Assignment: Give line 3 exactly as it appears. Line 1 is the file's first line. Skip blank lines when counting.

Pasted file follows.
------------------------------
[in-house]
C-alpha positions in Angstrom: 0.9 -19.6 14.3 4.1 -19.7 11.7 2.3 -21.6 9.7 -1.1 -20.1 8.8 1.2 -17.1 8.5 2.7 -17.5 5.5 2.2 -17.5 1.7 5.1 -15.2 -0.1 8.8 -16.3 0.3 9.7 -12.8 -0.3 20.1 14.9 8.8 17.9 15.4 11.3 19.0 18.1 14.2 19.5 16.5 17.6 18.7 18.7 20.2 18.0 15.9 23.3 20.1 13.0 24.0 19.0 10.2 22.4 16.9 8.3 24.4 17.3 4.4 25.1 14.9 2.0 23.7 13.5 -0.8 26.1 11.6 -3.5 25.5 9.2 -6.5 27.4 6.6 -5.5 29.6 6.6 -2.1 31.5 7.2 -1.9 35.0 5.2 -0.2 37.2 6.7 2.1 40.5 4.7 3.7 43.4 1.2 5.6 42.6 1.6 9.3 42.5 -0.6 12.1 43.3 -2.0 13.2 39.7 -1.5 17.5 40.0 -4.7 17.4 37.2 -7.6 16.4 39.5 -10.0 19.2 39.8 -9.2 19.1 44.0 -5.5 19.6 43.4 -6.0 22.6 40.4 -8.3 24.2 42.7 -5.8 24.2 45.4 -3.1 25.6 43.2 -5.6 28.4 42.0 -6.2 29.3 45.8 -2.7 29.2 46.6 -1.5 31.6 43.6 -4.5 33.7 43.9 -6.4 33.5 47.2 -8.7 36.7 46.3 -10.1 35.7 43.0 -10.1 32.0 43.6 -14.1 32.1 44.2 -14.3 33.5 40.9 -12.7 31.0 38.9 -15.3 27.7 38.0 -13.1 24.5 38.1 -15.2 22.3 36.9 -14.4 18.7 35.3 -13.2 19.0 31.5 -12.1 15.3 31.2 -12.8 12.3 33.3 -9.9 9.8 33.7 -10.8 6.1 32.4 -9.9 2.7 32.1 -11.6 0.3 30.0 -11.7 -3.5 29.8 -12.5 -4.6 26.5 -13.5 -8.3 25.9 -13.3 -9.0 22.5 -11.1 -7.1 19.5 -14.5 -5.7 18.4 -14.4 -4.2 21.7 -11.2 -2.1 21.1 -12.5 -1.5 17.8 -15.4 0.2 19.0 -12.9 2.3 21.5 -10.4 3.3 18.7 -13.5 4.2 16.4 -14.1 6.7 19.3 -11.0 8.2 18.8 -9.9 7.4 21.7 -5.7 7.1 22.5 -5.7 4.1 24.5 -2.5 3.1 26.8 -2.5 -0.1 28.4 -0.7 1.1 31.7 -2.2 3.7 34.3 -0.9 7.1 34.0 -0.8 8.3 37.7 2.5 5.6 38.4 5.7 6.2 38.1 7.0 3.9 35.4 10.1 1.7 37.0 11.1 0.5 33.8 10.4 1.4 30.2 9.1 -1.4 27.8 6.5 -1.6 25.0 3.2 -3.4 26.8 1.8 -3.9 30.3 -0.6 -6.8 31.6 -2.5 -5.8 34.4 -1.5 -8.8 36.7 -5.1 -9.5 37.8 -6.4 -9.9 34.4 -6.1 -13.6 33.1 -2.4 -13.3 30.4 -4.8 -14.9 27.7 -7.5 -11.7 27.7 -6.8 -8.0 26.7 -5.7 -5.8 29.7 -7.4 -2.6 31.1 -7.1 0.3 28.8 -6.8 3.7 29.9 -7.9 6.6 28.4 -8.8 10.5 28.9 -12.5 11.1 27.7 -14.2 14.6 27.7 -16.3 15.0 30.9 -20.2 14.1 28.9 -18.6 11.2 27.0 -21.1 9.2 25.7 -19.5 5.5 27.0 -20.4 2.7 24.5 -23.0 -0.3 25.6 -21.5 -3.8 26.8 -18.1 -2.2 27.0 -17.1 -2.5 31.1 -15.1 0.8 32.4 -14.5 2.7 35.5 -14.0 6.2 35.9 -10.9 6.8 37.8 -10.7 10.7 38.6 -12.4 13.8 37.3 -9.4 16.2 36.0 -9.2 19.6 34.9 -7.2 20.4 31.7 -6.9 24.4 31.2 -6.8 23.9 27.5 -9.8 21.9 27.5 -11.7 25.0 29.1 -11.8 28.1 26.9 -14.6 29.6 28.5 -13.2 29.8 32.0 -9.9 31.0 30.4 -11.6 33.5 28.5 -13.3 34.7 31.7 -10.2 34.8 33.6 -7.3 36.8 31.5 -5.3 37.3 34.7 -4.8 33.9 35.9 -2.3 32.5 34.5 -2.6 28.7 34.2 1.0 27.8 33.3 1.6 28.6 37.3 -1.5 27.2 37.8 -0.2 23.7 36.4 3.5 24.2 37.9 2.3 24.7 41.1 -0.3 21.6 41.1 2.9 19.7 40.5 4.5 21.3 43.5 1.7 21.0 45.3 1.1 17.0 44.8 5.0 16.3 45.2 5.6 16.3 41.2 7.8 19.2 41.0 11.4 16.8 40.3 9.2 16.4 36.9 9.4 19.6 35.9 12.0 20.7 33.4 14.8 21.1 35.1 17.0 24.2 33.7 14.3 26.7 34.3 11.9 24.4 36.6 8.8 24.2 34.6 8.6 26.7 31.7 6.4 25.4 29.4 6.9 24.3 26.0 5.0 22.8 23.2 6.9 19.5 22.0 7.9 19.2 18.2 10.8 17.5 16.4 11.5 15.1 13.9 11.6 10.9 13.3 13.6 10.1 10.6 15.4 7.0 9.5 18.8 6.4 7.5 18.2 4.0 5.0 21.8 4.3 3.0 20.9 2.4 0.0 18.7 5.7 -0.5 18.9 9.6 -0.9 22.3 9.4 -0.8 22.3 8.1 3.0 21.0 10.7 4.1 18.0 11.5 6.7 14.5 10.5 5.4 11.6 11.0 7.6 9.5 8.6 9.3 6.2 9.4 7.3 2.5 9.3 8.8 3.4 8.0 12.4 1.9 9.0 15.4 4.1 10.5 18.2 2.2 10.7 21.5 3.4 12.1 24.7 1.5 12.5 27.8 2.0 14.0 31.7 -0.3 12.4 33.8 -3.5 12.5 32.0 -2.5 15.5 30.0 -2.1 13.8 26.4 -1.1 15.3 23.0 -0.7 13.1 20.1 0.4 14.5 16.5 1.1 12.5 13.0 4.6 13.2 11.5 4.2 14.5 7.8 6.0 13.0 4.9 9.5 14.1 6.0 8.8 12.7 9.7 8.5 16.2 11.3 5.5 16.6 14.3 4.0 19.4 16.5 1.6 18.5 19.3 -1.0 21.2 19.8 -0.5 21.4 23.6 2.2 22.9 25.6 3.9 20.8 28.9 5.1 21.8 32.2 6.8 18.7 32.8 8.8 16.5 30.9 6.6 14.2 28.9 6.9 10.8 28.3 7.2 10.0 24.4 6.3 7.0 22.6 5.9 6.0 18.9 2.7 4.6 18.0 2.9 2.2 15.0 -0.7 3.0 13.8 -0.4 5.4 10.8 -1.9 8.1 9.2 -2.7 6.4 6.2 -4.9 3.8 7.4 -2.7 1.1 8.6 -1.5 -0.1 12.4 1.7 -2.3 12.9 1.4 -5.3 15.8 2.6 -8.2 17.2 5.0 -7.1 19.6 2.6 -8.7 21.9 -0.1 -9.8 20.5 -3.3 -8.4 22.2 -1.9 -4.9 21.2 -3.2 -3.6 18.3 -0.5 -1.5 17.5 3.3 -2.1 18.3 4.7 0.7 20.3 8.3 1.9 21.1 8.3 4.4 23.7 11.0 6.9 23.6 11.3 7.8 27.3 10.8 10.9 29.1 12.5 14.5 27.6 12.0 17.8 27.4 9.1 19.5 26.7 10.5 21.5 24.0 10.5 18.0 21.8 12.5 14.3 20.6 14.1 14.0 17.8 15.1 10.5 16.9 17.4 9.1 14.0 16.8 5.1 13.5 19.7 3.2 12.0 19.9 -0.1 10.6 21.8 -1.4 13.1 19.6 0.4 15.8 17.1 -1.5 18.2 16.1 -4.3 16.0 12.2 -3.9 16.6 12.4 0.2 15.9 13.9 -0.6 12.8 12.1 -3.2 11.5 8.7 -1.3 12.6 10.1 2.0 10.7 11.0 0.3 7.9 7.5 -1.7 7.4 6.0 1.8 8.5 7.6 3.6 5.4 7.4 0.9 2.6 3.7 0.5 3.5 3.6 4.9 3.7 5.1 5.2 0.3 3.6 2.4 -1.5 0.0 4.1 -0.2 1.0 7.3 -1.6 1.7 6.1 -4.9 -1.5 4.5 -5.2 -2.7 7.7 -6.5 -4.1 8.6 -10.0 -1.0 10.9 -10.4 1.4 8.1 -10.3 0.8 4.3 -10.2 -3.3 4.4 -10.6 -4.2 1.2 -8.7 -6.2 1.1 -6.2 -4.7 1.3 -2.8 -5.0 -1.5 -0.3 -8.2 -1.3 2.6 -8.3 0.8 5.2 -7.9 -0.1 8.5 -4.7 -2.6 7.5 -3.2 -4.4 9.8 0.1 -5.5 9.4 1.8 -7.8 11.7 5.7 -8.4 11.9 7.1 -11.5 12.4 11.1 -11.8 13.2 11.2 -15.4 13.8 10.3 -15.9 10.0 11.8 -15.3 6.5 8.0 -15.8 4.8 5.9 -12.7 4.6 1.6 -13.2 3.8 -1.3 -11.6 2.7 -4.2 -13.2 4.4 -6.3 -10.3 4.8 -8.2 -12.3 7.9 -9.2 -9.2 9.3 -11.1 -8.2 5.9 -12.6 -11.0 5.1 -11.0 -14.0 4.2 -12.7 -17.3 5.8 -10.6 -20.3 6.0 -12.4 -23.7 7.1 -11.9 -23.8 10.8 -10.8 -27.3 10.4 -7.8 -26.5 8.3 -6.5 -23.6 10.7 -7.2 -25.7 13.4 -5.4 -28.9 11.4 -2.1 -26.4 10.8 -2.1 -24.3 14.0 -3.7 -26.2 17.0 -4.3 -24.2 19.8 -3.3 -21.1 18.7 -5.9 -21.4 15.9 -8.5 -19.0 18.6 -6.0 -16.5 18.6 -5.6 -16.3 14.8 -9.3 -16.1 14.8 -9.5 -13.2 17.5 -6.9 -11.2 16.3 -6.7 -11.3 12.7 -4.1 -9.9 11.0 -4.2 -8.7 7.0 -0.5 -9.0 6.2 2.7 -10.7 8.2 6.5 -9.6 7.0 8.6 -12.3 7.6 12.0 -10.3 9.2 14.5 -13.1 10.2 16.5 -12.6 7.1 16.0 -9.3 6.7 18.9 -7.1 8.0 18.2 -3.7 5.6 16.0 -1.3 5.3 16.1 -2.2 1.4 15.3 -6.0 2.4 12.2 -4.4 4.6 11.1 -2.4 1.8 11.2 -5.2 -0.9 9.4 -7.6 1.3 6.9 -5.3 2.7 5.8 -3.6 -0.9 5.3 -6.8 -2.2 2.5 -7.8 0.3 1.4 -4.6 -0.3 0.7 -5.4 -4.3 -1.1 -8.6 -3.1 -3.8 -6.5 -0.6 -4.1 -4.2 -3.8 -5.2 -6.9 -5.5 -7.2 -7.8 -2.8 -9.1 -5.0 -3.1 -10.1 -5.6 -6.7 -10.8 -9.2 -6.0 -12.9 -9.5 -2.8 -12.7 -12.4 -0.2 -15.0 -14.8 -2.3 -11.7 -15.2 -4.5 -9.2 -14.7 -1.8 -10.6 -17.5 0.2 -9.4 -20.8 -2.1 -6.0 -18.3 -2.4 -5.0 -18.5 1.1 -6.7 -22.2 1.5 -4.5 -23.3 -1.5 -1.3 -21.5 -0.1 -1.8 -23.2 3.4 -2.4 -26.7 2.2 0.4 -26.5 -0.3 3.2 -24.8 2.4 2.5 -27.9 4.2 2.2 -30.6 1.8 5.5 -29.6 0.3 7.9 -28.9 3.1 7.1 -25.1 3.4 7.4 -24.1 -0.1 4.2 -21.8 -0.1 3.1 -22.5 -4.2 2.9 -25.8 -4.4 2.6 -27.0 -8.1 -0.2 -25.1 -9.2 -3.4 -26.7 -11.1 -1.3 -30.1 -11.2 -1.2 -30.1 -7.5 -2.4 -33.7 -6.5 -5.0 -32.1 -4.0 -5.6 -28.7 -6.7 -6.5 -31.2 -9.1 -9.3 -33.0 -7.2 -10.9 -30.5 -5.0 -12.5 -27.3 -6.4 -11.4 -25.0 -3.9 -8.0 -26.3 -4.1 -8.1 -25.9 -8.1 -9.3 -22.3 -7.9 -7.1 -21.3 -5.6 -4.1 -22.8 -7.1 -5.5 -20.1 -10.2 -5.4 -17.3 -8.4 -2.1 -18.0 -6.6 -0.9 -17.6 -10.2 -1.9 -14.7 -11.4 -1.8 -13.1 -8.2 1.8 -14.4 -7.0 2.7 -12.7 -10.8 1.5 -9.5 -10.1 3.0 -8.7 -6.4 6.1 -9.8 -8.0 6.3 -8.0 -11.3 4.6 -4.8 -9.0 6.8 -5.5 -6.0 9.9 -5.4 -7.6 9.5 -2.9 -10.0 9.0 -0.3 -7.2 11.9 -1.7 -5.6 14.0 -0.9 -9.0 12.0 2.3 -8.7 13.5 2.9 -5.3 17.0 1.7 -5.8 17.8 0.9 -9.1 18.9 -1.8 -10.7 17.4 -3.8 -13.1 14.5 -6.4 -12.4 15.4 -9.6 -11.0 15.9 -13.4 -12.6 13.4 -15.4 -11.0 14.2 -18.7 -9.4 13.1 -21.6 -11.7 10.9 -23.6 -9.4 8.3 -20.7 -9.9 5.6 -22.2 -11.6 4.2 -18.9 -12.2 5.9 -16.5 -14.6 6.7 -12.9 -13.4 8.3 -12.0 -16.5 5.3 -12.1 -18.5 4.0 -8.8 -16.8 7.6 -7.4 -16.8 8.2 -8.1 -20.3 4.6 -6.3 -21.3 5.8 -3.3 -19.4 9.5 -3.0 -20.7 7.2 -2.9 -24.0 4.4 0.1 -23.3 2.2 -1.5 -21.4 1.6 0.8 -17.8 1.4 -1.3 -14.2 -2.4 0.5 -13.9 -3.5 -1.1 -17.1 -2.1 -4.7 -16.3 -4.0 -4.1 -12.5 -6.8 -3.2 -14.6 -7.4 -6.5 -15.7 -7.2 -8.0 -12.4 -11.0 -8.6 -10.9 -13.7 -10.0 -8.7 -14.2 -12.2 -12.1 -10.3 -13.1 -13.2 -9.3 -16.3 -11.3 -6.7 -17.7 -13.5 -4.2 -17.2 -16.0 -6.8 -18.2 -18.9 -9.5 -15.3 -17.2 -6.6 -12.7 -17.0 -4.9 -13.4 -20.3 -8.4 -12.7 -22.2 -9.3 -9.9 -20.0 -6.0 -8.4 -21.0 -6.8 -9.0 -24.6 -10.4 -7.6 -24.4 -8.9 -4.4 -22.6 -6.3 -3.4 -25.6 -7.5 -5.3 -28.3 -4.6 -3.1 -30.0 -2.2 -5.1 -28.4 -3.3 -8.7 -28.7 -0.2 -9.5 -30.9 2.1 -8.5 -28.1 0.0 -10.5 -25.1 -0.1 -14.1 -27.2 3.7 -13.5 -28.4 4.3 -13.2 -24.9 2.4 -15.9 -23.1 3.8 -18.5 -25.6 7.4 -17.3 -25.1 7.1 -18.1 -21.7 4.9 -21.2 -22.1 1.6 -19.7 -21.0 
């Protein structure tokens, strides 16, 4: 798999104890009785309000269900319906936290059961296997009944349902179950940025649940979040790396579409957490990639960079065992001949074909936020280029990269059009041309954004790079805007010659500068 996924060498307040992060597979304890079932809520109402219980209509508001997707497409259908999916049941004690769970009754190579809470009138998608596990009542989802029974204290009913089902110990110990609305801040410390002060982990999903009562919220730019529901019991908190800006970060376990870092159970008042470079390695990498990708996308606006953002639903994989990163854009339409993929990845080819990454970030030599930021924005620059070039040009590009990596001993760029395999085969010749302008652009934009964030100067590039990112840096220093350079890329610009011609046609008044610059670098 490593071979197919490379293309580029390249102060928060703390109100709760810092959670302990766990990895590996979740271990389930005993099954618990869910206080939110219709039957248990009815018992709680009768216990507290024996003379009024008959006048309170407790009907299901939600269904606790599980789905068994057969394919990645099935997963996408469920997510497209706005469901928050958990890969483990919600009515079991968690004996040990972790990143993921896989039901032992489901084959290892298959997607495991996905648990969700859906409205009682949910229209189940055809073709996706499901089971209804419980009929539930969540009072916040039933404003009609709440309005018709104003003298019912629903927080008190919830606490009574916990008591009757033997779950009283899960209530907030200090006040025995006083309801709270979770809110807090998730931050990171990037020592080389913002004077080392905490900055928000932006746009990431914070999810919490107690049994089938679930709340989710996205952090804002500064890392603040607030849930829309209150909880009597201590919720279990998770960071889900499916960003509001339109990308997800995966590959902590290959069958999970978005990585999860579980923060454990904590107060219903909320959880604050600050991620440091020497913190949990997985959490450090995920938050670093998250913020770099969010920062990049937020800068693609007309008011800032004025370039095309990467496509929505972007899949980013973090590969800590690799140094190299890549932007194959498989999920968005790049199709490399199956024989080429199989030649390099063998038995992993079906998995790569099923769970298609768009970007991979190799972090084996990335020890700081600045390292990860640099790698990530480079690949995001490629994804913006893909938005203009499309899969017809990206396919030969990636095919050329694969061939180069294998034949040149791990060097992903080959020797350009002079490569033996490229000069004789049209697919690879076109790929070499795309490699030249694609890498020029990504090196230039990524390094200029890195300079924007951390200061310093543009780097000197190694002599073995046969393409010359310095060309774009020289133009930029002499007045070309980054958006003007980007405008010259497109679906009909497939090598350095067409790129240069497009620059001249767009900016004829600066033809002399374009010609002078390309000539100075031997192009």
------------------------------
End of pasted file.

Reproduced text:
């Protein structure tokens, strides 16, 4: 798999104890009785309000269900319906936290059961296997009944349902179950940025649940979040790396579409957490990639960079065992001949074909936020280029990269059009041309954004790079805007010659500068 996924060498307040992060597979304890079932809520109402219980209509508001997707497409259908999916049941004690769970009754190579809470009138998608596990009542989802029974204290009913089902110990110990609305801040410390002060982990999903009562919220730019529901019991908190800006970060376990870092159970008042470079390695990498990708996308606006953002639903994989990163854009339409993929990845080819990454970030030599930021924005620059070039040009590009990596001993760029395999085969010749302008652009934009964030100067590039990112840096220093350079890329610009011609046609008044610059670098 490593071979197919490379293309580029390249102060928060703390109100709760810092959670302990766990990895590996979740271990389930005993099954618990869910206080939110219709039957248990009815018992709680009768216990507290024996003379009024008959006048309170407790009907299901939600269904606790599980789905068994057969394919990645099935997963996408469920997510497209706005469901928050958990890969483990919600009515079991968690004996040990972790990143993921896989039901032992489901084959290892298959997607495991996905648990969700859906409205009682949910229209189940055809073709996706499901089971209804419980009929539930969540009072916040039933404003009609709440309005018709104003003298019912629903927080008190919830606490009574916990008591009757033997779950009283899960209530907030200090006040025995006083309801709270979770809110807090998730931050990171990037020592080389913002004077080392905490900055928000932006746009990431914070999810919490107690049994089938679930709340989710996205952090804002500064890392603040607030849930829309209150909880009597201590919720279990998770960071889900499916960003509001339109990308997800995966590959902590290959069958999970978005990585999860579980923060454990904590107060219903909320959880604050600050991620440091020497913190949990997985959490450090995920938050670093998250913020770099969010920062990049937020800068693609007309008011800032004025370039095309990467496509929505972007899949980013973090590969800590690799140094190299890549932007194959498989999920968005790049199709490399199956024989080429199989030649390099063998038995992993079906998995790569099923769970298609768009970007991979190799972090084996990335020890700081600045390292990860640099790698990530480079690949995001490629994804913006893909938005203009499309899969017809990206396919030969990636095919050329694969061939180069294998034949040149791990060097992903080959020797350009002079490569033996490229000069004789049209697919690879076109790929070499795309490699030249694609890498020029990504090196230039990524390094200029890195300079924007951390200061310093543009780097000197190694002599073995046969393409010359310095060309774009020289133009930029002499007045070309980054958006003007980007405008010259497109679906009909497939090598350095067409790129240069497009620059001249767009900016004829600066033809002399374009010609002078390309000539100075031997192009």